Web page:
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Research 2024/01/25
Bacteria synergizes with chemotherapy for tumor eradication

The hypoxic and immunosuppressive microenvironment in tumors promotes the growth of cancer cells and inhibits the activation of immune cells, posing a challenging obstacle in cancer treatment. The latest research from Dr. Mou Yun, Associate Research Fellow at the Institute of Biomedical Sciences, Academia Sinica, and his research team, reveals that using bacteria as a therapeutic approach can modulate the tumor microenvironment against cancer cells. When combined with chemotherapy drugs or dietary interventions, the effectiveness of bacterial inhibition of cancer can be strengthened. The study also shows that combining bacteria with a commonly used chemotherapy drug oxaliplatin can enhance the expansion of anti-cancer cytotoxic T cells, leading to tumor elimination. This research contributes to the optimization of cancer treatment and has been published in the flagship journal "EMBO Molecular Medicine" on January 20, 2024.

Tumors can be viewed as an imbalanced ecosystem, where cancer cells thrive, continuously proliferating and expanding. Bacterial anti-cancer therapy can be perceived as introducing a new species into this ecosystem, disrupting and readjusting the ecological balance within the tumor microenvironment. The study found that combining bacterial treatment with other therapeutic approaches significantly increases the selective pressure on cancer cells within the tumor microenvironment, thereby promoting the elimination of cancer cells.

Dr. Lin Shi-Kai, the lead researcher in this study, further discovered a synergistic anti-cancer mechanism when combining bacterial treatment with the chemotherapy drug oxaliplatin. Besides the immune-activating effects of bacteria themselves, which can reduce the immunosuppressive side effects of chemotherapy drugs, the anti-cancer cytotoxic T cells induced by oxaliplatin can synergize with bacterial bodies in the tumor microenvironment, enhancing the anti-cancer effect. In the treatment of colorectal cancer tumors, the combination therapy of bacteria and oxaliplatin completely eliminates tumors and inhibits their recurrence.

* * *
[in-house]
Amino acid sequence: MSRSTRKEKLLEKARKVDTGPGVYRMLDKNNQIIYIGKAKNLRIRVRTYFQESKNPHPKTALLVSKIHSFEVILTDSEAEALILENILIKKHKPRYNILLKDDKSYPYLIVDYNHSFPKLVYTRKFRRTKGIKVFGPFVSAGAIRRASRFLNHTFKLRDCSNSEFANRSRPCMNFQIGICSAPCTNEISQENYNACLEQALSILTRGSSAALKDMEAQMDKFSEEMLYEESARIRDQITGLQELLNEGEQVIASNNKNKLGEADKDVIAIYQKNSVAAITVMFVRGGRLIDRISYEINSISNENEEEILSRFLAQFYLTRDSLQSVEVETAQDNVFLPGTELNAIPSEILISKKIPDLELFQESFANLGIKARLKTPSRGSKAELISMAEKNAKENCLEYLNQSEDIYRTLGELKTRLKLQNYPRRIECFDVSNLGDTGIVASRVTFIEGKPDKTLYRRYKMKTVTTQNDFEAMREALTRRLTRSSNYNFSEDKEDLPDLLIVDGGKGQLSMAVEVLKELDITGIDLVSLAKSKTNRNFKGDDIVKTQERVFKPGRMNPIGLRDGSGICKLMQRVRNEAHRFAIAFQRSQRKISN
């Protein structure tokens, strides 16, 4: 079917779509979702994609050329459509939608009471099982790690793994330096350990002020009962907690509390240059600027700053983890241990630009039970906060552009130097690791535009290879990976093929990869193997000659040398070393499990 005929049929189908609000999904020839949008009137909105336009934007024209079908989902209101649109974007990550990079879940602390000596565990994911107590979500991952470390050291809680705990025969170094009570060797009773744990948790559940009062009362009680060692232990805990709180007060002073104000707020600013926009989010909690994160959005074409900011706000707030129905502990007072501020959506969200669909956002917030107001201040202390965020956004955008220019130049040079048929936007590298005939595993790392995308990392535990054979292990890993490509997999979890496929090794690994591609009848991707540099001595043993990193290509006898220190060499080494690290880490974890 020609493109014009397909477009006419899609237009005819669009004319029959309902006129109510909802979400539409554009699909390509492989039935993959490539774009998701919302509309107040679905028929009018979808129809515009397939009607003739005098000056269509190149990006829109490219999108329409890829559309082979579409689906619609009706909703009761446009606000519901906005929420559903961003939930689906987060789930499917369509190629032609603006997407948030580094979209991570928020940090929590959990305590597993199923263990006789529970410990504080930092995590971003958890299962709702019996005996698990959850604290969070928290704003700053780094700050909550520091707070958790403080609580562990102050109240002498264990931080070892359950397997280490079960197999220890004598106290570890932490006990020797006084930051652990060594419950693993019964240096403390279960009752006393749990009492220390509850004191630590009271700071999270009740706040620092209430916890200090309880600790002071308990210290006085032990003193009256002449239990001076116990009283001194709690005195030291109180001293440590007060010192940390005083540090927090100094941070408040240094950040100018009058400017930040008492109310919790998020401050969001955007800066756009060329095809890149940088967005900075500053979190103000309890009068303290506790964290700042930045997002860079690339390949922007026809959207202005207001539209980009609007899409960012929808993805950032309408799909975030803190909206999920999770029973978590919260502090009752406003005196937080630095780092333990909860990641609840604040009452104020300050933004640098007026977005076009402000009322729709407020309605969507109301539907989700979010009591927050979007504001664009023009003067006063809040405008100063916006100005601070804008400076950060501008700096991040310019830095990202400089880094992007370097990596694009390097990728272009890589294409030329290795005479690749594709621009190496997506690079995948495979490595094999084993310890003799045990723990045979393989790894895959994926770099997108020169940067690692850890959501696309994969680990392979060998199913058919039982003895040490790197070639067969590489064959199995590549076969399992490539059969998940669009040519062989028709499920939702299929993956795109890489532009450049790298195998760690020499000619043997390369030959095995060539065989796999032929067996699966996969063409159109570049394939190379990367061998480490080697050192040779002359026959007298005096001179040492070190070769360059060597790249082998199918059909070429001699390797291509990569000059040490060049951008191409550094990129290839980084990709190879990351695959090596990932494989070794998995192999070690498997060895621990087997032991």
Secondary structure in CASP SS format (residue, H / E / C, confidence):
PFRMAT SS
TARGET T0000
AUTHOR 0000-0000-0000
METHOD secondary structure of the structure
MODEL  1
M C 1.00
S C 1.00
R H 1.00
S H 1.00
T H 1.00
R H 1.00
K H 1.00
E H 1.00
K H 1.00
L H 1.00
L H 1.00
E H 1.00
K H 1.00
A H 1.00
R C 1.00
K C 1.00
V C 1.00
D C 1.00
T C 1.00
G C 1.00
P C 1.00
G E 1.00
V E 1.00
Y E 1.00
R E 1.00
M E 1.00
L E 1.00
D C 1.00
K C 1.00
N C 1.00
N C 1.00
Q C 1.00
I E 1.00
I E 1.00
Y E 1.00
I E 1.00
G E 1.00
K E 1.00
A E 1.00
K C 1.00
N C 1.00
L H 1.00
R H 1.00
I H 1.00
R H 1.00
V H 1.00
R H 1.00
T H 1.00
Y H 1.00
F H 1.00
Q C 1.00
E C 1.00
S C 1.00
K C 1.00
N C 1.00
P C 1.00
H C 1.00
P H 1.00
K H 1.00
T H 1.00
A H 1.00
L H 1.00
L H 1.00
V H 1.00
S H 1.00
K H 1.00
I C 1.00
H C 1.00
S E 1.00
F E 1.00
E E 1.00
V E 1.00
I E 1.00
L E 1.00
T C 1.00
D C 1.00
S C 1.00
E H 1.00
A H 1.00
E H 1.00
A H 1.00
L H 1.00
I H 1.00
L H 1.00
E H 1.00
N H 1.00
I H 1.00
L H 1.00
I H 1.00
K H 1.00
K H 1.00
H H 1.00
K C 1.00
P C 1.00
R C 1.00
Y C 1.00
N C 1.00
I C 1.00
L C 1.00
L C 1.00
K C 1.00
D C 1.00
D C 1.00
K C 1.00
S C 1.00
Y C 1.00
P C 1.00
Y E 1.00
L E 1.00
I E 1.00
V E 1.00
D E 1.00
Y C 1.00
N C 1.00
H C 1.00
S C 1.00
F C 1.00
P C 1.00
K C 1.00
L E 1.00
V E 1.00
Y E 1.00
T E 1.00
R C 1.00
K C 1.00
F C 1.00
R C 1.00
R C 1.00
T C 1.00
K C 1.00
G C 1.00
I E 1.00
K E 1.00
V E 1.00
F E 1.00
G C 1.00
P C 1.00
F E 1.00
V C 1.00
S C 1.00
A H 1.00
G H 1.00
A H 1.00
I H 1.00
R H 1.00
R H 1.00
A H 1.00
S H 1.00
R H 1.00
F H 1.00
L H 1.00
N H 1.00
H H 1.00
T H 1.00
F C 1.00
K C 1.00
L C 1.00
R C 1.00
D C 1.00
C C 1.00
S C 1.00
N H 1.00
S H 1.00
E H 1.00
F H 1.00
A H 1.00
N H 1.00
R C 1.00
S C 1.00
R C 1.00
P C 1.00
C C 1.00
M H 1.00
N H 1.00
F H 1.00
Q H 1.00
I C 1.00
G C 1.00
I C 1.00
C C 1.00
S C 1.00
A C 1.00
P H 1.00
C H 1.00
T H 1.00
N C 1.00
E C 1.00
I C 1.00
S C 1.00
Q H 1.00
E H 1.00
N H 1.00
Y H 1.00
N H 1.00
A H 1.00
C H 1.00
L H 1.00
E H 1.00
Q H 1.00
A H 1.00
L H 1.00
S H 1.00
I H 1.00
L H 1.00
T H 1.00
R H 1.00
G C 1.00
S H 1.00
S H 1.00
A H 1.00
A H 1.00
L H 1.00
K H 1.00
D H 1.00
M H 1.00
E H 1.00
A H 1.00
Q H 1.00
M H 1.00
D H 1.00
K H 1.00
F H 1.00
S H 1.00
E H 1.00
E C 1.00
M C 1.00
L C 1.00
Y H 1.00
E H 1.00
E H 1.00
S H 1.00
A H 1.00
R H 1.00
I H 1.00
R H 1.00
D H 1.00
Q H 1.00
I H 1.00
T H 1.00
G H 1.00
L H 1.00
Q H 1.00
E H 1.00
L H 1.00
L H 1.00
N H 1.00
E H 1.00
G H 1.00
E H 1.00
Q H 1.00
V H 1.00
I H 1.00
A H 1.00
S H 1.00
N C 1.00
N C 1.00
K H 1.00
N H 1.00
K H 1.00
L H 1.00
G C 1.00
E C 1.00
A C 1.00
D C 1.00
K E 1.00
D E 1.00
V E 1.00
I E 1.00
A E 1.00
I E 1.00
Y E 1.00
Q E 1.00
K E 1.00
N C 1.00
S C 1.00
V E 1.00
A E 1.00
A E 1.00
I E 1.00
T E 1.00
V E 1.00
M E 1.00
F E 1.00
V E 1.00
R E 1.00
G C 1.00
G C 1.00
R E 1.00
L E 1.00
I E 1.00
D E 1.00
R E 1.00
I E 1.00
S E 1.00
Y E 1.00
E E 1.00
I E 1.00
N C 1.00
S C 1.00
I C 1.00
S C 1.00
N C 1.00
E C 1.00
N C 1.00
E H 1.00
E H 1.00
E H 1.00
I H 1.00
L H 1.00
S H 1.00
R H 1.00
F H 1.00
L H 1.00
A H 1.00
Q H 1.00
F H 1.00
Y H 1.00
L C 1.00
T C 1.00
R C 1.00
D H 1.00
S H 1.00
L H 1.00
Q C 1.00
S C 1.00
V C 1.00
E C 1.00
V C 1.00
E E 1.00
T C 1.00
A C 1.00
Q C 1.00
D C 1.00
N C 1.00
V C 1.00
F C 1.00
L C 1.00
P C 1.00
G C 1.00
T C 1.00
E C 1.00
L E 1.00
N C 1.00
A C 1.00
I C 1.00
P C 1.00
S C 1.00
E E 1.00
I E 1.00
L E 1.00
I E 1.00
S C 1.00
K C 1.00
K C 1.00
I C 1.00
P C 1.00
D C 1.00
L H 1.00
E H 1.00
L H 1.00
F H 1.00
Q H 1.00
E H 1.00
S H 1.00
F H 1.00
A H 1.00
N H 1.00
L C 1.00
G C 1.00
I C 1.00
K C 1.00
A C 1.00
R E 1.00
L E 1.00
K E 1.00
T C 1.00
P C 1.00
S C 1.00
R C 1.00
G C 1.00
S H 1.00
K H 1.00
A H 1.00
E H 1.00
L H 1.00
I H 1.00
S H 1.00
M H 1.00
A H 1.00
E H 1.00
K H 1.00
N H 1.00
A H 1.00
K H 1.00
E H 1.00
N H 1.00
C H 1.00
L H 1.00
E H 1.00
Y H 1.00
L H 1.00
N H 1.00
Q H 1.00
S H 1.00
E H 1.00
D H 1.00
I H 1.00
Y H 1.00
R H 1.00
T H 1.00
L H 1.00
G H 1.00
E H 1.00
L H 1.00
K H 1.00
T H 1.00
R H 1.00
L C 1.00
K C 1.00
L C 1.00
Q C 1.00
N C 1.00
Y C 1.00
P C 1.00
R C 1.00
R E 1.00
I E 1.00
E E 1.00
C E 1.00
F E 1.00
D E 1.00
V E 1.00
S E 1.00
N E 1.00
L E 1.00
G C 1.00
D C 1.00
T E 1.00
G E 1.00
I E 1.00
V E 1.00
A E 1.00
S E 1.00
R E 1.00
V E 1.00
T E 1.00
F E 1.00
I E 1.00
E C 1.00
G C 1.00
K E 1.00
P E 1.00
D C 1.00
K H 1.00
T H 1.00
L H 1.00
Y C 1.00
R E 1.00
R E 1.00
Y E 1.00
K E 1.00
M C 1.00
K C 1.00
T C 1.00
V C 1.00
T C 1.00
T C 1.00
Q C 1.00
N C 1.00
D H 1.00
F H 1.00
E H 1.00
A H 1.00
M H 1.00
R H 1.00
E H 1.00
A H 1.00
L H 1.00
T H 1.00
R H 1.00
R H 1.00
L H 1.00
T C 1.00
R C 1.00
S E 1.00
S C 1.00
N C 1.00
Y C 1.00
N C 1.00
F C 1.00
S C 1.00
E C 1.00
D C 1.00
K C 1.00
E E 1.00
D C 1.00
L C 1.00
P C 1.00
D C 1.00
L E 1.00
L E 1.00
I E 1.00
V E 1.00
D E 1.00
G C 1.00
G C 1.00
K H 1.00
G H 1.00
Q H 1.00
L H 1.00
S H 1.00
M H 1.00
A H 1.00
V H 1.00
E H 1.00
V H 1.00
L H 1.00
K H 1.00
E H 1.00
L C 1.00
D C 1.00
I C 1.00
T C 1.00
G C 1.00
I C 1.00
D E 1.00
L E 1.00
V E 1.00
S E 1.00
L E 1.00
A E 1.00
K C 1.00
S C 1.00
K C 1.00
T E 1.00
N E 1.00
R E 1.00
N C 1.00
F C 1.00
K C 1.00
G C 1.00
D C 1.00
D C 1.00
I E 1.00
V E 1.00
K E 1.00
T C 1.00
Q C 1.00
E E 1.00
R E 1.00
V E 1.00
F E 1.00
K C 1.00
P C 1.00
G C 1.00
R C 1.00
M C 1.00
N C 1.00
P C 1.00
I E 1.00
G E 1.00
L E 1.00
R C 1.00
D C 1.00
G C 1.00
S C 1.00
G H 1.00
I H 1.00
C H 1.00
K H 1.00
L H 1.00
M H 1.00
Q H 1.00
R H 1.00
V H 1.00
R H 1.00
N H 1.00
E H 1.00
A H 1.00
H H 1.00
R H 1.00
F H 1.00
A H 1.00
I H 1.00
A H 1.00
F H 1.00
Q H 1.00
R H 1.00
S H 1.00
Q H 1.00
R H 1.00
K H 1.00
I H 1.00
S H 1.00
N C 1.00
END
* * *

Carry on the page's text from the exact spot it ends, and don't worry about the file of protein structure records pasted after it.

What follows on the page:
This research opens up new possibilities in cancer treatment, and Dr. Mou's laboratory has been dedicated to creating advanced anticancer bacterial vectors through through genetic engineering. In 2022, the laboratory published in the journal "Molecular Therapy" a bacterial carrier capable of releasing tumor necrosis factors to enhance the effectiveness of bacterial treatment against malignant melanoma. The lab is also actively developing formulations using probiotics as carriers to improve the safety and clinical applicability of bacterial therapy.

This research was published in the EMBO Molecular Medicine journal on January 20, 2024, under the title "Bacteria colonization in tumor microenvironment creates a favorable niche for immunogenic chemotherapy." The main authors include Dr. Lin Shi-Kai and Research Assistant Lin Wen-Ching. Collaborative investigators include Dr. Che-Ming Jack Hu from the Institute of Biomedical Sciences (IBMS) at Academia Sinica and Dr. Chung-Yuan Mou from the Department of Chemistry, National Taiwan University. Dr. Mou Yun was a former Associate Research Fellow at IBMS. Dr. Mou unfortunately passed away on 28th August 2023. Future correspondence can be addressed to Dr. Hu.

※ Article link (EMBO Molecular Medicine)